Today, I was reminded of this report that came out in 2017 by NPR. The report provides a summary of who are multilingual/bilingual English learners in our education system, what kind of programs they received education and how they fare compared to all students in the graduation rates. Here are a few highlights and then please click on the link below to read more.
- 1 in 10 students across the US and multi-lingual/bilingual English learners (about 5 million students)
- Spanish is the most commonly spoken language but students speak hundreds of other languages as well (see map), followed by Chinese, Vietnamese, & Arabic
- Most multi-lingual/bilingual learners are born in the US. From Pre-k-5 (85%) and 6th through 12th grade (62%)
- The state with the most multi-lingual/bilingual learners in California (29% of the student population) followed by Texas (18%), Florida (5%), and New York (4%)
- States with the largest growth of multi-lingual/bilingual learners– Arkansas, Kentucky, Tennessee, North Carolina, and South Carolina
- Most multi-lingual/bilingual learners struggle regardless of which state they go because ELL programs provide low expectations for students due to their low quality.
- Three main programs are ESL, Transitional Bilingual and Dual Language/Immersion
- Outcomes in terms of graduation indicate that in only one state those multi-lingual / bilingual learners outperformed all students– West Virginia. In all other states, there were significant gaps in graduation rates for all multi-lingual / bilingual learner
- On average across the US, only 63% of multi-lingual / bilingual English learners graduate from high school as compared to 82% of all other students.
- In 2016, 32/50 states reported not having enough teachers for multi-lingual / bilingual English learners
- Only 2% of multi-lingual / bilingual English learners are enrolled in all gifted programs compared to 7.3% of the rest of the populations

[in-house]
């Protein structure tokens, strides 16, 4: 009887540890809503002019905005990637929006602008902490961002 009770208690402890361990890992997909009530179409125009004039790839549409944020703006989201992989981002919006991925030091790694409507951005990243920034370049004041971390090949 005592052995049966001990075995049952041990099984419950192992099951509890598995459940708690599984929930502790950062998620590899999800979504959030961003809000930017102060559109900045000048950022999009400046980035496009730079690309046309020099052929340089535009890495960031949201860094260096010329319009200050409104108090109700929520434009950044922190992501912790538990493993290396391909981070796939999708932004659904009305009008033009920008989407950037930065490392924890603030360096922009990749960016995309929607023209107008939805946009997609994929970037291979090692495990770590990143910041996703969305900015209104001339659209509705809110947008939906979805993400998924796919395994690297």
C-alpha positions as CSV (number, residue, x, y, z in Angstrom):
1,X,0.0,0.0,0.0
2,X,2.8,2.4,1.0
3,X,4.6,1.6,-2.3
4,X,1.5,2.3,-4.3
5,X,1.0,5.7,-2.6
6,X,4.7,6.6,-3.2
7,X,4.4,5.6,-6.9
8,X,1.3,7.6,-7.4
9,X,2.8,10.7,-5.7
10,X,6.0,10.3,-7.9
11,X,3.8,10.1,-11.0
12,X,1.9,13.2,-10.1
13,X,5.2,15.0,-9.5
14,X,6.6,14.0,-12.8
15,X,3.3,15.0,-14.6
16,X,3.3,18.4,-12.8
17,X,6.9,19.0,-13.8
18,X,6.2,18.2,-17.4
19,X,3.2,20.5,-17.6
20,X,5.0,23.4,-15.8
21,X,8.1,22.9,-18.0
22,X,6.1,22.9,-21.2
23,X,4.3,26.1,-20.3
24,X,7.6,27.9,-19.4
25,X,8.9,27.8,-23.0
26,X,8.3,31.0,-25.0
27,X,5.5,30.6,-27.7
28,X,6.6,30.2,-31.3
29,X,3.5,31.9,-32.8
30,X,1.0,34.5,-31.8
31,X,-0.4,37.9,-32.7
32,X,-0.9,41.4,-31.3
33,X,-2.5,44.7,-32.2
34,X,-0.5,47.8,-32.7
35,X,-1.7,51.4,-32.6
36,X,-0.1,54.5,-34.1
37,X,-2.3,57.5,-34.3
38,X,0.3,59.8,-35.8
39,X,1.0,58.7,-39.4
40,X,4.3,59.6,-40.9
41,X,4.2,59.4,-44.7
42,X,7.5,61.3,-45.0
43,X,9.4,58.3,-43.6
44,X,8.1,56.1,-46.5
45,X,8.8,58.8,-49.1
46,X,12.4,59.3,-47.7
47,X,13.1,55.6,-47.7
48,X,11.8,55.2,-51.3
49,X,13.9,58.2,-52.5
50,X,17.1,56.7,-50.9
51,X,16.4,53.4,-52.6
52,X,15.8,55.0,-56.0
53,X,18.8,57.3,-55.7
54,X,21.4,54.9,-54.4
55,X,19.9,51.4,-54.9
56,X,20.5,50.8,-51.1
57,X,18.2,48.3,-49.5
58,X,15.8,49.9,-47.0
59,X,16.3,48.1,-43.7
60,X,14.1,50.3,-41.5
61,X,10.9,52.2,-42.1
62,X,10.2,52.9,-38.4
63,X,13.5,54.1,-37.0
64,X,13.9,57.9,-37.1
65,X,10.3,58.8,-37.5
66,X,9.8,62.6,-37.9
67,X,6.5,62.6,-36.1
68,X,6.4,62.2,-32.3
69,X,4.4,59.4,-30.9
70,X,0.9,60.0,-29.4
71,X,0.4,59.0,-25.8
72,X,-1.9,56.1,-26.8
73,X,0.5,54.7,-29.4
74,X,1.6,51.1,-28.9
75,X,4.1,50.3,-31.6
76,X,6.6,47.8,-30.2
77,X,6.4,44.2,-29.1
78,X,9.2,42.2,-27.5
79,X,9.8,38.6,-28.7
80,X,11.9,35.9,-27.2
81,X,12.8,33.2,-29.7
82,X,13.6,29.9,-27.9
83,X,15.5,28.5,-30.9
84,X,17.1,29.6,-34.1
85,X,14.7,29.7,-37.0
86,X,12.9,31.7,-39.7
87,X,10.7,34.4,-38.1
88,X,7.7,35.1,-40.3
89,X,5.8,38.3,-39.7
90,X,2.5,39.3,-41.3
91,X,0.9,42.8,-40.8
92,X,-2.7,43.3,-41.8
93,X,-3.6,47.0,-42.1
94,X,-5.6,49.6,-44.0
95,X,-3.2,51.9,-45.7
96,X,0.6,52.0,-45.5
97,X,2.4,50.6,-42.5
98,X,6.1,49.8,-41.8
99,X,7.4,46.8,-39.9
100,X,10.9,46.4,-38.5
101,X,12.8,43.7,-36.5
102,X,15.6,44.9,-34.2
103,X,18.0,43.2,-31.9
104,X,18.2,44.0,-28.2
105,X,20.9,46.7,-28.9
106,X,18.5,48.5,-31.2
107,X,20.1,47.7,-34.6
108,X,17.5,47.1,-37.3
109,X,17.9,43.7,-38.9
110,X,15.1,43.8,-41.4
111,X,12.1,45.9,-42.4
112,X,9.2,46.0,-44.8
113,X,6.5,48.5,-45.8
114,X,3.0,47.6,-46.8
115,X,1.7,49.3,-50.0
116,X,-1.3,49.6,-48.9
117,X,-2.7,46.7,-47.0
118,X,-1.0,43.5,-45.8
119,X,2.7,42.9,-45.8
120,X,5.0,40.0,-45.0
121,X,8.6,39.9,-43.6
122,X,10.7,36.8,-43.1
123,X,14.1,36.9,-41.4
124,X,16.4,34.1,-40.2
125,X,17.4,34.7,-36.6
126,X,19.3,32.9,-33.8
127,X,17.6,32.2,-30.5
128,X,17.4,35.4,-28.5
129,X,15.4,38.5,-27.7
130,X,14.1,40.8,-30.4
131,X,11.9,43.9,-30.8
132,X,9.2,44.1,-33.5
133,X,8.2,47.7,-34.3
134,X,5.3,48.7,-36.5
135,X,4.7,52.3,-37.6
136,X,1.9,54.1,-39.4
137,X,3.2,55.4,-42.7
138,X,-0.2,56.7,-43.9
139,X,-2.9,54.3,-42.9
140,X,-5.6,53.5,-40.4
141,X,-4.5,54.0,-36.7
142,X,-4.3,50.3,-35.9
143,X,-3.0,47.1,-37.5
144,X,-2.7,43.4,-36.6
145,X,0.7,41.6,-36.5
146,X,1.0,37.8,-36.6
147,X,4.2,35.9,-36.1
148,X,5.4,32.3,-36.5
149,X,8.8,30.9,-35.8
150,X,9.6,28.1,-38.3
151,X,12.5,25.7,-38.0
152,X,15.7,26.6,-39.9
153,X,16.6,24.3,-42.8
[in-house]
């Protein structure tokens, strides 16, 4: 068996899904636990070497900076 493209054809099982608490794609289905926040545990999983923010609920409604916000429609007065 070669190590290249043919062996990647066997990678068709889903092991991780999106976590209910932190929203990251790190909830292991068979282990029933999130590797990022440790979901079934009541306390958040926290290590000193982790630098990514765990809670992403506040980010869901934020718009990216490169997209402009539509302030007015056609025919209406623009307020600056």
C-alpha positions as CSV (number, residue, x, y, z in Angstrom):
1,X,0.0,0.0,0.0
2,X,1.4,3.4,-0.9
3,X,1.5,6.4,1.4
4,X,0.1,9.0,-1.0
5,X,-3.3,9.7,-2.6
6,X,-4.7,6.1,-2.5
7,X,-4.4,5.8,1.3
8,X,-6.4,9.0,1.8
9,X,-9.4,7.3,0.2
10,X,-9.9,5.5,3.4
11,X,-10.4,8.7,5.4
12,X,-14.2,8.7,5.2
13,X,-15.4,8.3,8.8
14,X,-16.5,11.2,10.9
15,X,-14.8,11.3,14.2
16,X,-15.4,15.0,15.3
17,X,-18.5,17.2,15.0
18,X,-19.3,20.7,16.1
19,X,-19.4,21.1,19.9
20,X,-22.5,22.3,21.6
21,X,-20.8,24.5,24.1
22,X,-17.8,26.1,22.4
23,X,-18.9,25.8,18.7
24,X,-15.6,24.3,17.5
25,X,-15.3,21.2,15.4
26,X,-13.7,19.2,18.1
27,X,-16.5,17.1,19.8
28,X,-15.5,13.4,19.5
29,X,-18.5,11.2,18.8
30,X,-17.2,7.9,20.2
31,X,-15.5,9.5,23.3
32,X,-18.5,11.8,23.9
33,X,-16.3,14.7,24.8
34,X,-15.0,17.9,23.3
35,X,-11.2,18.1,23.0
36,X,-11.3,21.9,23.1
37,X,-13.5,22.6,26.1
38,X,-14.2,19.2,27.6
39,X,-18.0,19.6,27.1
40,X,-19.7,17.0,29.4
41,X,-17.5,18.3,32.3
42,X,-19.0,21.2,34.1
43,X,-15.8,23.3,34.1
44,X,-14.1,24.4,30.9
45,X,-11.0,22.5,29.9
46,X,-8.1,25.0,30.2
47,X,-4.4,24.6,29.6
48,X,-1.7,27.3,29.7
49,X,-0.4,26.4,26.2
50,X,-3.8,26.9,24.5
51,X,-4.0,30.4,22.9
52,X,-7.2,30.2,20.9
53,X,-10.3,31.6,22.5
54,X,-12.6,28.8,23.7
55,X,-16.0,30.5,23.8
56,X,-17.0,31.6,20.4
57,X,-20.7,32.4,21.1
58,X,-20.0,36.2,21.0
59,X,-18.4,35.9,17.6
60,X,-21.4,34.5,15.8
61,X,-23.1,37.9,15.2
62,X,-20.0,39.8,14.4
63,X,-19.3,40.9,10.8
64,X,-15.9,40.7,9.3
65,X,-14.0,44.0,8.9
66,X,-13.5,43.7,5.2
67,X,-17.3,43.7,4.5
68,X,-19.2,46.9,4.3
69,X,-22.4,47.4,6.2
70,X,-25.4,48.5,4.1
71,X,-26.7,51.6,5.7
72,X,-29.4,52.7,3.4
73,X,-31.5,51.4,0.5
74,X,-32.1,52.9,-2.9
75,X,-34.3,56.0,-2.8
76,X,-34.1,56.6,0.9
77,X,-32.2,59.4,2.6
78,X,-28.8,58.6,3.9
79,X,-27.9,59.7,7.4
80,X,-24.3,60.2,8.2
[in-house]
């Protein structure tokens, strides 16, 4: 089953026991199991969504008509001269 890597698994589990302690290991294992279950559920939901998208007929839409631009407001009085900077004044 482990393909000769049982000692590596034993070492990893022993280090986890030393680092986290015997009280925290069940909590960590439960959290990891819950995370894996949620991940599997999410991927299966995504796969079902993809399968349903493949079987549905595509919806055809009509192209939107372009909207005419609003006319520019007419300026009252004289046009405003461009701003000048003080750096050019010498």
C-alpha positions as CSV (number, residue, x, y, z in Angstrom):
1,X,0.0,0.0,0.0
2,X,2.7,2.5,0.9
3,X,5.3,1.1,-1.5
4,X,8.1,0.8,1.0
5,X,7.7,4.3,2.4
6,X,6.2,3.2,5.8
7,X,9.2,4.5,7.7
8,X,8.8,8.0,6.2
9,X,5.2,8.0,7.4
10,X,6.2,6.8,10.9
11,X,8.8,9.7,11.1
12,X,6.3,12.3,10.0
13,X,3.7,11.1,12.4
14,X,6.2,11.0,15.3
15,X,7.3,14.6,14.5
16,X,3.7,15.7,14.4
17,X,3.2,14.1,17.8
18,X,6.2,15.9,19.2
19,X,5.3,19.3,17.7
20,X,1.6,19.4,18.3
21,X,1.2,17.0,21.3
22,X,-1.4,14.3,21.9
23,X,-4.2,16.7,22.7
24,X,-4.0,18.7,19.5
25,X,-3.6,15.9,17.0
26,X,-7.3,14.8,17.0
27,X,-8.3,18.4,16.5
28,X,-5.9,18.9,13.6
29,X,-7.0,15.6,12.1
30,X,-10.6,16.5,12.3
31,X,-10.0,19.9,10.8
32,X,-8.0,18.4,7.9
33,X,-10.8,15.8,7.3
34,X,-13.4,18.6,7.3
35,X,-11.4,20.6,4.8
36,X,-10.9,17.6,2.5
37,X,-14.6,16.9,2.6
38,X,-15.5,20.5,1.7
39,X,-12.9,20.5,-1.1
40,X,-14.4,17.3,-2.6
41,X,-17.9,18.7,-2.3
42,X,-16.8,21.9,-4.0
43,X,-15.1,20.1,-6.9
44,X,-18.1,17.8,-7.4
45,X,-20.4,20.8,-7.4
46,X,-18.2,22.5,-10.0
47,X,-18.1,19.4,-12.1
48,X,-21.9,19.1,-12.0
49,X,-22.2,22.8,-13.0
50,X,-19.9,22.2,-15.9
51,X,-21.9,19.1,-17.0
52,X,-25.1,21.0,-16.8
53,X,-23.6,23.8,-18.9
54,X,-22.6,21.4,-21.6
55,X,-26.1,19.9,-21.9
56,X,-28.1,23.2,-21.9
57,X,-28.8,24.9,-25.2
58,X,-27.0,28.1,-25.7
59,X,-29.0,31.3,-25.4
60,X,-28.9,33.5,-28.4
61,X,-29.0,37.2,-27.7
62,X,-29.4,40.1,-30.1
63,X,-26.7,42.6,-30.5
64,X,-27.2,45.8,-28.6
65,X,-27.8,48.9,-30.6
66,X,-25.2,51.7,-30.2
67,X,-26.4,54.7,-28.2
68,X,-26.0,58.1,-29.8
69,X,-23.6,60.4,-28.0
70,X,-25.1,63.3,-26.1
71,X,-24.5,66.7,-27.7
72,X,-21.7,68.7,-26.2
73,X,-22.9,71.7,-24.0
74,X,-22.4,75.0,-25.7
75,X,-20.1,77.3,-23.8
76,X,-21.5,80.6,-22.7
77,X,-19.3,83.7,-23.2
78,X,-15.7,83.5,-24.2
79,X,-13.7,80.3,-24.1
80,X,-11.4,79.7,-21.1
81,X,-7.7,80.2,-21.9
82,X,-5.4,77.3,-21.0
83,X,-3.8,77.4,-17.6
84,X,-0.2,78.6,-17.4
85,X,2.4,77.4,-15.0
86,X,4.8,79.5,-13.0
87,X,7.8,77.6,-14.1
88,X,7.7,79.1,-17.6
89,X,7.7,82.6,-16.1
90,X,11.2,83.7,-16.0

Professor Claudia Rinaldi is the Chair of the Education Program at Lasell University. Her areas of research are the implementation of the Multi-Tier System of Supports (MTSS) framework in urban settings with English learners, teacher education in bilingual special education, and diversifying the teacher pipeline. Claudia has authored peer-reviewed publications and a book for educators called Practical Ways to Engage All Struggling Readers. She lead and developed a graduate certificate program in Teaching Bilingual Students with Disabilities for general, ESL and special education teachers geared towards applying research-informed practices to the questions and processes of identifying whether it is a language difference or a learning disability. Claudia developed a college mentoring program called Pathways to Teacher Diversity for districts and teacher education programs to partner in identifying and supporting underrepresented high school students interested in teaching careers to successfully access and persist in college. She serves in various boards including the National Center for Learning Disabilities and serves as an expert for Understood.org and the National Center for Intensive Interventions.
Professor Claudia Rinaldi believes that it is critical to prepare teacher leaders who may serve as advocates and allies and who will respond to the belief that all students can learn and succeed beyond barriers like culture, language, disability poverty, and marginalization in our country and globally.